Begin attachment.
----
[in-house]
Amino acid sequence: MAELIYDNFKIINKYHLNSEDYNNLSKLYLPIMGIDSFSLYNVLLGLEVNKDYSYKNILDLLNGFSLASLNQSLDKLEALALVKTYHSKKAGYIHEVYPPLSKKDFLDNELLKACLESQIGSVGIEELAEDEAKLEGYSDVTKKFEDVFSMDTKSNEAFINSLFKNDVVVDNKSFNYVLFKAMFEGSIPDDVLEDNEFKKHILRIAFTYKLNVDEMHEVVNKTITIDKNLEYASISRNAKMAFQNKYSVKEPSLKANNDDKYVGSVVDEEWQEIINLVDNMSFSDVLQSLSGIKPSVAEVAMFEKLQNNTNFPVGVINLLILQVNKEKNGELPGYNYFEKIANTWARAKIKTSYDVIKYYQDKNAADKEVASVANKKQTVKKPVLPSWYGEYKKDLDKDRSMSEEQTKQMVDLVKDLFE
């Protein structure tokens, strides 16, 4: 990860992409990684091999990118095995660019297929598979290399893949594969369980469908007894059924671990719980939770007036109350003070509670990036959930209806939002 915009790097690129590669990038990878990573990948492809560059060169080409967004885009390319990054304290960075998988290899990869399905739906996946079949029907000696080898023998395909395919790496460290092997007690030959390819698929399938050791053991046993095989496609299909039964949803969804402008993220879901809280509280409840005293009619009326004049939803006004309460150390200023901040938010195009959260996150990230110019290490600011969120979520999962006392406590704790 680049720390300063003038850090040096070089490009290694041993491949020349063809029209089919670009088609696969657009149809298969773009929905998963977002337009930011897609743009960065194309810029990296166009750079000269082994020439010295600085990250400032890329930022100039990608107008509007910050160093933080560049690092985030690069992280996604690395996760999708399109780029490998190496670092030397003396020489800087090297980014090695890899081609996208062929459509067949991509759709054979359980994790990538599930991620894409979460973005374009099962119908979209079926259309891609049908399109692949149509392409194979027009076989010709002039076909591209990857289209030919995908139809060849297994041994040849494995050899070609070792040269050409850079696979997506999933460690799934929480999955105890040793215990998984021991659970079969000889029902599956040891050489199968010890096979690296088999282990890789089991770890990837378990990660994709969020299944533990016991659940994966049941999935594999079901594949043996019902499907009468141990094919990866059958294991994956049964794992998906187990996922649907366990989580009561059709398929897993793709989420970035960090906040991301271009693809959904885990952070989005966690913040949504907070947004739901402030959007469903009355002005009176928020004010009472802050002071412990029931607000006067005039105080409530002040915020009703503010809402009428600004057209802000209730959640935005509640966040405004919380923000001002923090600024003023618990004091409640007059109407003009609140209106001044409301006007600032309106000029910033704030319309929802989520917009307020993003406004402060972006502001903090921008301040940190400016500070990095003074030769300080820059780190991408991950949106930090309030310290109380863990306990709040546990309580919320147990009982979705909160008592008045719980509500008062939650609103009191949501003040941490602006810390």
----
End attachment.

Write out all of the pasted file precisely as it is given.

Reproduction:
[in-house]
Amino acid sequence: MAELIYDNFKIINKYHLNSEDYNNLSKLYLPIMGIDSFSLYNVLLGLEVNKDYSYKNILDLLNGFSLASLNQSLDKLEALALVKTYHSKKAGYIHEVYPPLSKKDFLDNELLKACLESQIGSVGIEELAEDEAKLEGYSDVTKKFEDVFSMDTKSNEAFINSLFKNDVVVDNKSFNYVLFKAMFEGSIPDDVLEDNEFKKHILRIAFTYKLNVDEMHEVVNKTITIDKNLEYASISRNAKMAFQNKYSVKEPSLKANNDDKYVGSVVDEEWQEIINLVDNMSFSDVLQSLSGIKPSVAEVAMFEKLQNNTNFPVGVINLLILQVNKEKNGELPGYNYFEKIANTWARAKIKTSYDVIKYYQDKNAADKEVASVANKKQTVKKPVLPSWYGEYKKDLDKDRSMSEEQTKQMVDLVKDLFE
């Protein structure tokens, strides 16, 4: 990860992409990684091999990118095995660019297929598979290399893949594969369980469908007894059924671990719980939770007036109350003070509670990036959930209806939002 915009790097690129590669990038990878990573990948492809560059060169080409967004885009390319990054304290960075998988290899990869399905739906996946079949029907000696080898023998395909395919790496460290092997007690030959390819698929399938050791053991046993095989496609299909039964949803969804402008993220879901809280509280409840005293009619009326004049939803006004309460150390200023901040938010195009959260996150990230110019290490600011969120979520999962006392406590704790 680049720390300063003038850090040096070089490009290694041993491949020349063809029209089919670009088609696969657009149809298969773009929905998963977002337009930011897609743009960065194309810029990296166009750079000269082994020439010295600085990250400032890329930022100039990608107008509007910050160093933080560049690092985030690069992280996604690395996760999708399109780029490998190496670092030397003396020489800087090297980014090695890899081609996208062929459509067949991509759709054979359980994790990538599930991620894409979460973005374009099962119908979209079926259309891609049908399109692949149509392409194979027009076989010709002039076909591209990857289209030919995908139809060849297994041994040849494995050899070609070792040269050409850079696979997506999933460690799934929480999955105890040793215990998984021991659970079969000889029902599956040891050489199968010890096979690296088999282990890789089991770890990837378990990660994709969020299944533990016991659940994966049941999935594999079901594949043996019902499907009468141990094919990866059958294991994956049964794992998906187990996922649907366990989580009561059709398929897993793709989420970035960090906040991301271009693809959904885990952070989005966690913040949504907070947004739901402030959007469903009355002005009176928020004010009472802050002071412990029931607000006067005039105080409530002040915020009703503010809402009428600004057209802000209730959640935005509640966040405004919380923000001002923090600024003023618990004091409640007059109407003009609140209106001044409301006007600032309106000029910033704030319309929802989520917009307020993003406004402060972006502001903090921008301040940190400016500070990095003074030769300080820059780190991408991950949106930090309030310290109380863990306990709040546990309580919320147990009982979705909160008592008045719980509500008062939650609103009191949501003040941490602006810390």